Saturday, 19 April 2014
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Researchers test bomb-proof luggage hold for aircraft

A flexible, bomb-proof luggage hold for aircraft is being tested by a team of international researchers.

It could replace the heavier, more expensive hardened luggage containers that are currently used as a precaution against the threat of in-flight explosions.

The Fly-Bag has multiple layers of novel fabrics, composites and coatings, and is designed to be filled with passenger luggage and then placed in the hold of an aircraft.

Fundamental to the design of the bag is the internal elastomeric coating and impregnation of fabric with shear thickening fluids (STFs), as project collaborator Dr Jim Warren of Sheffield University’s Department of Civil and Structural Engineering explained to The Engineer.

‘If you imagine the yarns of the fabric sliding across each other and changing orientations as you stretch it in both directions at once. What happens is the fluid that’s sprayed into each fibre of the yarn starts to stiffen up and resist that mechanical strain.’

STFs work by increasing their viscosity in response to impact. Under normal circumstances, the particles in STFs repel each other slightly.

However, following sudden impact, the extra energy in the system proves stronger than the repulsive forces, causing the particles to clump together in structures called hydroclusters, which bump into each other, consequently thickening the fluid.

‘The real damage is caused by impulse rather than the energy and that’s a very important concept,’ Warren said.

‘What we’re actually interested in is taking that impulse and, rather than have it all applied to a structure over a very tiny time period, we want to take the same amount of momentum and stretch it out over as long a time period as we can so that the peak stress falls.’

The group has built a full-scale prototype that Warren says has been tested with an explosive device of a similar potential as the bomb that brought down Pan Am Flight 103 over Lockerbie in Scotland in 1988.

‘The bag is showing no sign of failing yet, so we have to just keep putting bombs in bags and blowing them up until something fails, and then we can say this design is good up to this sort of level — which we’d only be able to discuss with secured parties,’ Warren said.

Fly-Bag

The Fly-Bag, co-developed by Sheffield University, contains fibres that stiffen to resist the force of a bomb when it explodes

Readers' comments (6)

  • This looks very good on the face of things, but will it rely on the use of correctly closed zips/latches to ensure integrity? If so that is the achilles heel in the concept. Baggage handling personnel at any airport are more than capable of rendering any such type of fastening useless in moments.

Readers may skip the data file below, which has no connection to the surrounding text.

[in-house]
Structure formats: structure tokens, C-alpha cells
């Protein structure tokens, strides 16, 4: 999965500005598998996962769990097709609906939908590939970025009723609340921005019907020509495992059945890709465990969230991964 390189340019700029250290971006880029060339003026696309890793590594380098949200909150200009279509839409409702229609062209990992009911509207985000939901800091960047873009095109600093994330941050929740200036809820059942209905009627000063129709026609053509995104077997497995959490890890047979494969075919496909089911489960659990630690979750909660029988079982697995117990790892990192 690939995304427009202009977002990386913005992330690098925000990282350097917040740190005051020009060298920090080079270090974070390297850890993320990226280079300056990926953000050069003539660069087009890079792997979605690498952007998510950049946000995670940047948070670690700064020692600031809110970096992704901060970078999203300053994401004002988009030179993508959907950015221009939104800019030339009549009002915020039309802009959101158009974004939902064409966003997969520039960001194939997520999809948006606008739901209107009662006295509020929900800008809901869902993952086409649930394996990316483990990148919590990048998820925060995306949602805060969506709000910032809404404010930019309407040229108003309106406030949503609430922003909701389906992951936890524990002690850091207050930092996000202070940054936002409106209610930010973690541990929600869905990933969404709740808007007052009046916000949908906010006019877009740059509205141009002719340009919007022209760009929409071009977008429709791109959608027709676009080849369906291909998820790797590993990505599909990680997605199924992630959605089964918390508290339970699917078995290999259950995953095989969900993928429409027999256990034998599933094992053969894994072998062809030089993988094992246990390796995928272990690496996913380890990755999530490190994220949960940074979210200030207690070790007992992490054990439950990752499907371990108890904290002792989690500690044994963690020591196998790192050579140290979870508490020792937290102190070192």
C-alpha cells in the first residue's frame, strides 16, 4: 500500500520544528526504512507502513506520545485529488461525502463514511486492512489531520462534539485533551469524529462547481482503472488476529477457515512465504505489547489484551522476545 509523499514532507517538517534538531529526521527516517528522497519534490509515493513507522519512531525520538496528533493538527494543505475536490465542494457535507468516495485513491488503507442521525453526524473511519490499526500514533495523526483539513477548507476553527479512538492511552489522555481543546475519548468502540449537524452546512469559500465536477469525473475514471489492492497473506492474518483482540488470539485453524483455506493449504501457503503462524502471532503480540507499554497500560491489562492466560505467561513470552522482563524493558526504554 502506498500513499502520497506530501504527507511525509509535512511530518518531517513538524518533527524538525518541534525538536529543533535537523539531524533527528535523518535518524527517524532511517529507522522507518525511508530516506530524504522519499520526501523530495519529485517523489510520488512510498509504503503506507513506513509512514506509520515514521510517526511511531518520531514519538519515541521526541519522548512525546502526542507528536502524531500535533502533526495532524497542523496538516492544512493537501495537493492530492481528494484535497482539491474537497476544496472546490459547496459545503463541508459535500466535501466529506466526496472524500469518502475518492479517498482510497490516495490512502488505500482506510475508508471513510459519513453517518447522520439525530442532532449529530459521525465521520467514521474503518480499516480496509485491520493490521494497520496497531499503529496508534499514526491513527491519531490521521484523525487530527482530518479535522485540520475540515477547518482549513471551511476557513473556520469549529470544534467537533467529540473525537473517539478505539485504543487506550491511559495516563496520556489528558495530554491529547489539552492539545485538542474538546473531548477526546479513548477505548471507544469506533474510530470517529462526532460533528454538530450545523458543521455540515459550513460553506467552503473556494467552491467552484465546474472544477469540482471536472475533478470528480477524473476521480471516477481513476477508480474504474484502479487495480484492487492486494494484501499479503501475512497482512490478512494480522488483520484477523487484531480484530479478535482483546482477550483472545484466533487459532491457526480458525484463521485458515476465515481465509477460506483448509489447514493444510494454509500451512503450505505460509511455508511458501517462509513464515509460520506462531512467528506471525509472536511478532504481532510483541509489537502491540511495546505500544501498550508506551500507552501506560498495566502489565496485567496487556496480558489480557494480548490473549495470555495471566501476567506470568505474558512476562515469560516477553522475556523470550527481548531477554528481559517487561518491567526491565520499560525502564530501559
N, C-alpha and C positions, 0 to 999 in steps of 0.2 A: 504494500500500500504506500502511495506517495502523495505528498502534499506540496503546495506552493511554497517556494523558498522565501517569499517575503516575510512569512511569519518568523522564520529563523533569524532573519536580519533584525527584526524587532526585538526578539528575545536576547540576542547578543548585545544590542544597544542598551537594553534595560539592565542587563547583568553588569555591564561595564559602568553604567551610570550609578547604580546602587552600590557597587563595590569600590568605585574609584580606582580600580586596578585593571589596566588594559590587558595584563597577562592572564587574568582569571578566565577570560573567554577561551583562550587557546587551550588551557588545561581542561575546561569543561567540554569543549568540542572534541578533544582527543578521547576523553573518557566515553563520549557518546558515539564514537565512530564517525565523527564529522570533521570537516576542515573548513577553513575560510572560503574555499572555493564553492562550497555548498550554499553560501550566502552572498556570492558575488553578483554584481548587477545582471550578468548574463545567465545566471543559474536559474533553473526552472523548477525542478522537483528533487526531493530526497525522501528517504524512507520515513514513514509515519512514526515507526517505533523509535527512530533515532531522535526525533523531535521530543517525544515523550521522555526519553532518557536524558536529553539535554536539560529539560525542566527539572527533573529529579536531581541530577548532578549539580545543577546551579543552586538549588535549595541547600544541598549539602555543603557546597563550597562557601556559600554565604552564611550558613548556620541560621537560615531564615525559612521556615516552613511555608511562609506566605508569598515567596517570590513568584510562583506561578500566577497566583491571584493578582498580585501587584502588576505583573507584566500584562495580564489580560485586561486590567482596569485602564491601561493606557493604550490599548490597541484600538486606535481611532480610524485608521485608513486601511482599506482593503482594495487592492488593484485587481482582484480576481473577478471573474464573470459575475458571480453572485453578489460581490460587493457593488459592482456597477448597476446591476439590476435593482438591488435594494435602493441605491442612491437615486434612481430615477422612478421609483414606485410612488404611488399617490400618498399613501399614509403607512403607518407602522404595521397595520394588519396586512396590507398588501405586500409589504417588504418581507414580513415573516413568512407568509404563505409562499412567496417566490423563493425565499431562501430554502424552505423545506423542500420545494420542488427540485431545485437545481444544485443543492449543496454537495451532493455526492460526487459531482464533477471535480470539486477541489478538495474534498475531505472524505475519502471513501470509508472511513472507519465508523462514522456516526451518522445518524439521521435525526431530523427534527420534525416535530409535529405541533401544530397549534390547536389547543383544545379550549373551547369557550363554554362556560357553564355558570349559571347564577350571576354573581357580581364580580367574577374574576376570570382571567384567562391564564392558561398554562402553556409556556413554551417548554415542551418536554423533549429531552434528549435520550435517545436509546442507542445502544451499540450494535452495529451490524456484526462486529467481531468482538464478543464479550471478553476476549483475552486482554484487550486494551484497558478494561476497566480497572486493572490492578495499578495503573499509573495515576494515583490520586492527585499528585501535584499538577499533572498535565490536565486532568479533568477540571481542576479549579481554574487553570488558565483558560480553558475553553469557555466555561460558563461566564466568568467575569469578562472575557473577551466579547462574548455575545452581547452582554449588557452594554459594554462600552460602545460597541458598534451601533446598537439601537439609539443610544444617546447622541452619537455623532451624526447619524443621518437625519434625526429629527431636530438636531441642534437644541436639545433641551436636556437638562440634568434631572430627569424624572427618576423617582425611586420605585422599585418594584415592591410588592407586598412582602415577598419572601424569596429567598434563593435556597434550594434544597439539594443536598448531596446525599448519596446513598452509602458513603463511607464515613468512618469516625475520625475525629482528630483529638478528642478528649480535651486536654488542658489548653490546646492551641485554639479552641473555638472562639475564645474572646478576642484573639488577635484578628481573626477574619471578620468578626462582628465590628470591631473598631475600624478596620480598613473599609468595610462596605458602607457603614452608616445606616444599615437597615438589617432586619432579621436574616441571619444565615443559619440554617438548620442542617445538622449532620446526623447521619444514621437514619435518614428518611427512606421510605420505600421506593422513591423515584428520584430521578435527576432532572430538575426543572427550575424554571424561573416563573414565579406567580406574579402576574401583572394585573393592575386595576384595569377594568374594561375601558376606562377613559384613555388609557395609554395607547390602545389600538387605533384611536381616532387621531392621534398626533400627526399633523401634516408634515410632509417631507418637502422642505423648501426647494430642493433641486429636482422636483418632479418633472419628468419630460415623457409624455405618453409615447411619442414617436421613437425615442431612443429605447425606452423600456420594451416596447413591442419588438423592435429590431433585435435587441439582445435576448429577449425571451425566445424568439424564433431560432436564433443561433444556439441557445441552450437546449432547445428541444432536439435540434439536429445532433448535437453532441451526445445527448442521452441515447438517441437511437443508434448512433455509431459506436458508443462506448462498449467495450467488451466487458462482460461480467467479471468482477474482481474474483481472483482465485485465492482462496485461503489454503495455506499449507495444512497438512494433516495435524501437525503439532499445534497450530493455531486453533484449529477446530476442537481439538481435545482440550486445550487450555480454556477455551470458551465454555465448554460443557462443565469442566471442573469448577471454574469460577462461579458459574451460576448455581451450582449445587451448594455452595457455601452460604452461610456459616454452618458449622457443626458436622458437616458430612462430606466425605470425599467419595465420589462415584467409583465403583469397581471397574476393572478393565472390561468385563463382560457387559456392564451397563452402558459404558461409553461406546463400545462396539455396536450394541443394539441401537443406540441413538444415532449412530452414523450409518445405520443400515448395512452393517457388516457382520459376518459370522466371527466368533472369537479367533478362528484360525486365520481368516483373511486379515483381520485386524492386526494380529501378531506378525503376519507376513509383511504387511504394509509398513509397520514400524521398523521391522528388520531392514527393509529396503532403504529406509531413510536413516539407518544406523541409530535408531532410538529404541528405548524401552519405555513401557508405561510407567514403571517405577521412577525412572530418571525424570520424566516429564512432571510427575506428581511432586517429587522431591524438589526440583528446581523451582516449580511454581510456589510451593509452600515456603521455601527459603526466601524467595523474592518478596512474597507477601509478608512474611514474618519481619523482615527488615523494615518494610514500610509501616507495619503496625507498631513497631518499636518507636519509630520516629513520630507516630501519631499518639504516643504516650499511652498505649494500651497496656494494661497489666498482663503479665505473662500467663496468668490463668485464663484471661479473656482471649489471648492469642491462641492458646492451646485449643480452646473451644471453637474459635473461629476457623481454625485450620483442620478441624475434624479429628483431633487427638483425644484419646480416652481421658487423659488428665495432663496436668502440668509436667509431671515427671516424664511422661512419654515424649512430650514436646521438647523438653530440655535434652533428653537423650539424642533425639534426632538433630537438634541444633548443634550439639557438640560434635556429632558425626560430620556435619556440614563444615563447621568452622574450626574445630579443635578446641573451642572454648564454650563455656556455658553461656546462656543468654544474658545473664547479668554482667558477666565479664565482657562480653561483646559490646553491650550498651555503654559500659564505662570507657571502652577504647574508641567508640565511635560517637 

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  • The anonymous comment, that baggage handlers can easily render the Fly Bags impotent by interfering the closures, points up how vulnerable all simple "good schemes" are. We've just had a proposal to require photo ID for all flyers. Why bother? It will inconvenience the 99.9% of honest passengers, and the 0.1% of mad bombers are already able to make good-enough Driver Licences etc on the kitchen table with a printer and a laminator. It's nothing more than feel-good sleight of hand.

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  • This looks interesting. A simple example that people can try at home is to mix corn starch in a bowl until almost saturation. Slowly run your fingers through the mixture, then move your fingers quickly through the mix. Feel the difference.

    I think this is a great idea and I have read that this type of material has been tested for better bullet proof vests that are both quite flexible and strong.

    I agree that the people doing the tests need to test if the bag isn't closed properly and possible failures.

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  • Great idea. As for the baggage handlers not closing the bag properly? The opening needs to be electronically interlocked, if not secured. Flag alarms could be needed, rather like seat belts in modern cars, with the associated alarm notification.

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  • Great work! Researchers should couple it with a baggage hold that detaches from an aircraft after an explosion.

    Incidents of human errors & intervention will always be there but that shouldn't stop researchers from working on new ideas.

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  • Interestingly enough I worked on a the same idea over 10 years ago, which was initially to prevent bulk tanker leaks but was then increased to cover fuel tanks (road) and other items, unfortunately while I had interest from suppliers and others to work on it (R & D), Greenpeace said "great idea but we can't support it as its a commercial product" and Business Link couldn't grasp it, it fell by the wayside.

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